The Spatial Factor, Rather than Elevated CO2, Controls the Soil Bacterial Community in a Temperate Forest Ecosystem
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The global atmospheric carbon dioxide (CO2) concentration is expected to increase continuously over the next century. However, little is known about the responses of soil bacterial communities to elevated CO2 in terrestrial ecosystems. This study aimed to partition the relative influences of CO2, nitrogen (N), and the spatial factor (different sampling plots) on soil bacterial communities at the free-air CO2 enrichment research site in Duke Forest, North Carolina, by two independent techniques: an entirely sequencing-based approach and denaturing gradient gel electrophoresis. Multivariate regression tree analysis demonstrated that the spatial factor could explain more than 70% of the variation in soil bacterial diversity and 20% of the variation in community structure, while CO2 or N treatment explains less than 3% of the variation. For the effects of soil environmental heterogeneity, the diversity estimates were distinguished mainly by the total soil N and C/N ratio. Bacterial diversity estimates were positively correlated with total soil N and negatively correlated with C/N ratio. There was no correlation between the overall bacterial community structures and the soil properties investigated. This study contributes to the information about the effects of elevated CO2 and soil fertility on soil bacterial communities and the environmental factors shaping the distribution patterns of bacterial community diversity and structure in temperate forest soils.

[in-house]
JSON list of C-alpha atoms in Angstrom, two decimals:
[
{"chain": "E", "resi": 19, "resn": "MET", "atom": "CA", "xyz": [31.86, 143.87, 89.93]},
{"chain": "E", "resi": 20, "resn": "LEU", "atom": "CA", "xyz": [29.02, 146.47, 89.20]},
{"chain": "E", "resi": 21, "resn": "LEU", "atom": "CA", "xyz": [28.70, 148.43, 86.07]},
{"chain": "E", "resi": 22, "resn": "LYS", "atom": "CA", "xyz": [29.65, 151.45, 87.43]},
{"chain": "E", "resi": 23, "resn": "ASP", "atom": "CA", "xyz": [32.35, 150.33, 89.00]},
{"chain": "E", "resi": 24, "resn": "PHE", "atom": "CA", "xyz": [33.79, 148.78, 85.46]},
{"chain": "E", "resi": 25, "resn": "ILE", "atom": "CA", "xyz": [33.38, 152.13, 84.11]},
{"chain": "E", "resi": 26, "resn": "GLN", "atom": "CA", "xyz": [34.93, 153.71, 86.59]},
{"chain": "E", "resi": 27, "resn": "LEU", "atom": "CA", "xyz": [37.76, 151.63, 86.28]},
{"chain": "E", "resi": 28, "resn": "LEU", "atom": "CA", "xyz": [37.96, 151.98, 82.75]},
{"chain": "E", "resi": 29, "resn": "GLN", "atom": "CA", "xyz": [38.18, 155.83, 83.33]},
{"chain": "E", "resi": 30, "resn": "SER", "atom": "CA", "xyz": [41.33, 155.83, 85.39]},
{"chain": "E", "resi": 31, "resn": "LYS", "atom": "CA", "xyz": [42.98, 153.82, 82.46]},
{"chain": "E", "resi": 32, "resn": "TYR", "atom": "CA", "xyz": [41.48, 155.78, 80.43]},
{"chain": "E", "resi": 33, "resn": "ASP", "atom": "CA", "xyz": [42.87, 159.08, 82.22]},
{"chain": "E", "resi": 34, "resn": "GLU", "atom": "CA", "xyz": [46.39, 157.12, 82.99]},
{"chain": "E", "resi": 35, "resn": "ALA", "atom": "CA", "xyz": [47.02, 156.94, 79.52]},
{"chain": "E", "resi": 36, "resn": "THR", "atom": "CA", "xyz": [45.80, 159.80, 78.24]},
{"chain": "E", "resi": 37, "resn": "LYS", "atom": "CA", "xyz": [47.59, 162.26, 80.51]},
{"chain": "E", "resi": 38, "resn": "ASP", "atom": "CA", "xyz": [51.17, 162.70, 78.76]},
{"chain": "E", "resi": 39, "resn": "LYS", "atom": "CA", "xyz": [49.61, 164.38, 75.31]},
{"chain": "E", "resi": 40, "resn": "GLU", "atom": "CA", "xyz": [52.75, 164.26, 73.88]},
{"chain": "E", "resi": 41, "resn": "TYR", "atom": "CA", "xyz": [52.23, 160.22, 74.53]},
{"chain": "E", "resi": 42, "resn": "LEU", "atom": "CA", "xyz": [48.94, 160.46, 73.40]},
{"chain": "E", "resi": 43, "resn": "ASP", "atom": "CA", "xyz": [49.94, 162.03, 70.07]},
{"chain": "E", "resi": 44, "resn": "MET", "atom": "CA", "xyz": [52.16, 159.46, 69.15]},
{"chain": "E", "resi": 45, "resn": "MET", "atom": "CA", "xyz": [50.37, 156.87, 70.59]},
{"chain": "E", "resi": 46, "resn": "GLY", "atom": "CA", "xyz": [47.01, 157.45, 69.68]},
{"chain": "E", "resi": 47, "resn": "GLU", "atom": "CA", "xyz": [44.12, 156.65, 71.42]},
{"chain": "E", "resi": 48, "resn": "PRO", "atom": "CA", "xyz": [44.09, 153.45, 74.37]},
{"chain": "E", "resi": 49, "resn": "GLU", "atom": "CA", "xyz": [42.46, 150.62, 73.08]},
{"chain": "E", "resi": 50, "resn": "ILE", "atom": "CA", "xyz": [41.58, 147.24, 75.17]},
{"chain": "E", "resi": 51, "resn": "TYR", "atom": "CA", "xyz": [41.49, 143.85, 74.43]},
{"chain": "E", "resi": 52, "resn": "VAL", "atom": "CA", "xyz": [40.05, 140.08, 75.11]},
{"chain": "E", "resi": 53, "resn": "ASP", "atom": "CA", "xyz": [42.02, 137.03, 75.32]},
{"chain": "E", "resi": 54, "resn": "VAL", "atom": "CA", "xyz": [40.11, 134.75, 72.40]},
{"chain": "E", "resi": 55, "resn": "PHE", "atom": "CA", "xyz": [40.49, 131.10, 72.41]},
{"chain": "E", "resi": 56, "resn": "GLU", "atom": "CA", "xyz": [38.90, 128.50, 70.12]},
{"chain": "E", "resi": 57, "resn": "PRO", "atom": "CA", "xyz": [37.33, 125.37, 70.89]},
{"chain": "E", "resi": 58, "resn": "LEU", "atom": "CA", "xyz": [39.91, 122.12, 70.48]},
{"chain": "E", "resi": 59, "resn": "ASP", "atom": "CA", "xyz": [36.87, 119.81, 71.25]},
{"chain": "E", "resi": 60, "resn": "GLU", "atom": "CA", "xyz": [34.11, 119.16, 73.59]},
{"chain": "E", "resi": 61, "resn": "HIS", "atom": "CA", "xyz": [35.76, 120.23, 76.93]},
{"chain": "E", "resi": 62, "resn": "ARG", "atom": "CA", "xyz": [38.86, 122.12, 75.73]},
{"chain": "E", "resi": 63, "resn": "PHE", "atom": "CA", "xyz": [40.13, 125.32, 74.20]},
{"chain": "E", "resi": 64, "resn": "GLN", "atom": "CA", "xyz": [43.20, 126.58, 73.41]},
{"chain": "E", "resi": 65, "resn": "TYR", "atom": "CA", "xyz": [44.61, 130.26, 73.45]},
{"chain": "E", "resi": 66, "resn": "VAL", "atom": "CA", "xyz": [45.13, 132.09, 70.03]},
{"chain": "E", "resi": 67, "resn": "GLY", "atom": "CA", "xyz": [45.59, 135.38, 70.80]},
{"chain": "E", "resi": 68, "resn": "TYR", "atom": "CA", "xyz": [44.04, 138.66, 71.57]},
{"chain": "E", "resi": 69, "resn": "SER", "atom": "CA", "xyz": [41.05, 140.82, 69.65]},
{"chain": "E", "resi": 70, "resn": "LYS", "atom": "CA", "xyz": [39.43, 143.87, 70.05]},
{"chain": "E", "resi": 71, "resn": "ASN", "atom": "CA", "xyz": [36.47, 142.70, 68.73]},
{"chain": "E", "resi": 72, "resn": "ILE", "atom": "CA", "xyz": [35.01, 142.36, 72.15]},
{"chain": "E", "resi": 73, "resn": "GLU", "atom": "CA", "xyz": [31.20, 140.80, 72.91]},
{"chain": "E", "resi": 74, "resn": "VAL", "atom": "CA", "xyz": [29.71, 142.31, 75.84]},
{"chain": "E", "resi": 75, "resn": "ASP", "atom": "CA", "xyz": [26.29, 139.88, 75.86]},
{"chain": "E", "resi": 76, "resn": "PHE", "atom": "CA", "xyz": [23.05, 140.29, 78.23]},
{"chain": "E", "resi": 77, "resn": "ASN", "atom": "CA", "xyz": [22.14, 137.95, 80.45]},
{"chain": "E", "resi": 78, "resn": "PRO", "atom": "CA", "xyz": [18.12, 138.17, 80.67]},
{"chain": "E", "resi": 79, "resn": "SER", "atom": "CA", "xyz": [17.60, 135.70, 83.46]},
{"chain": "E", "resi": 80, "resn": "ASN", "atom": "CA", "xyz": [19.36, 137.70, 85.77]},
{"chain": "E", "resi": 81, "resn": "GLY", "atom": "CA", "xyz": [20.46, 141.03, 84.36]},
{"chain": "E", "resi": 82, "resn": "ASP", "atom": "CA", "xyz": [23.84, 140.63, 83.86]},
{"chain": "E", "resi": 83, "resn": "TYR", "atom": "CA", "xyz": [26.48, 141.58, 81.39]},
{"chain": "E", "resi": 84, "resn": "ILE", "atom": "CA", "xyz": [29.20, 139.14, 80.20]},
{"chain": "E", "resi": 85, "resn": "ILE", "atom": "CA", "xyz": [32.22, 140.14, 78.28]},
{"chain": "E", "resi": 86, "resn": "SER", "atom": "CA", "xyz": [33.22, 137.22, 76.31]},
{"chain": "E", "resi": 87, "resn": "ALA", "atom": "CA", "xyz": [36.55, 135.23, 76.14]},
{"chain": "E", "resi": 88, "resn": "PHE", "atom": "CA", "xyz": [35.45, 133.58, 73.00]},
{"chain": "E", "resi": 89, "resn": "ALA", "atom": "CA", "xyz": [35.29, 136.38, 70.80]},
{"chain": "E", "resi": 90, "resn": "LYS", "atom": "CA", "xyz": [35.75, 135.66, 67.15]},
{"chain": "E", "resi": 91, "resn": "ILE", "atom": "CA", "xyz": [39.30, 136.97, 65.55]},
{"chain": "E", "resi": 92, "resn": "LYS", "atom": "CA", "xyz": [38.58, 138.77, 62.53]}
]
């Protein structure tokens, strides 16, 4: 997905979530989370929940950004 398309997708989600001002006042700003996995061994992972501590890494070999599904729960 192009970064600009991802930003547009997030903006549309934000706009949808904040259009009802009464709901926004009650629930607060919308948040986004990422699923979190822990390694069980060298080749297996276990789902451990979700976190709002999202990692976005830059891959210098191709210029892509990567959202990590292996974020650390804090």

Applied and Environmental Microbiology
© 2010 American Society for Microbiology. The attached file is reproduced here in accordance with the copyright policy of the publisher. Please refer to the journal's website for access to the definitive, published version.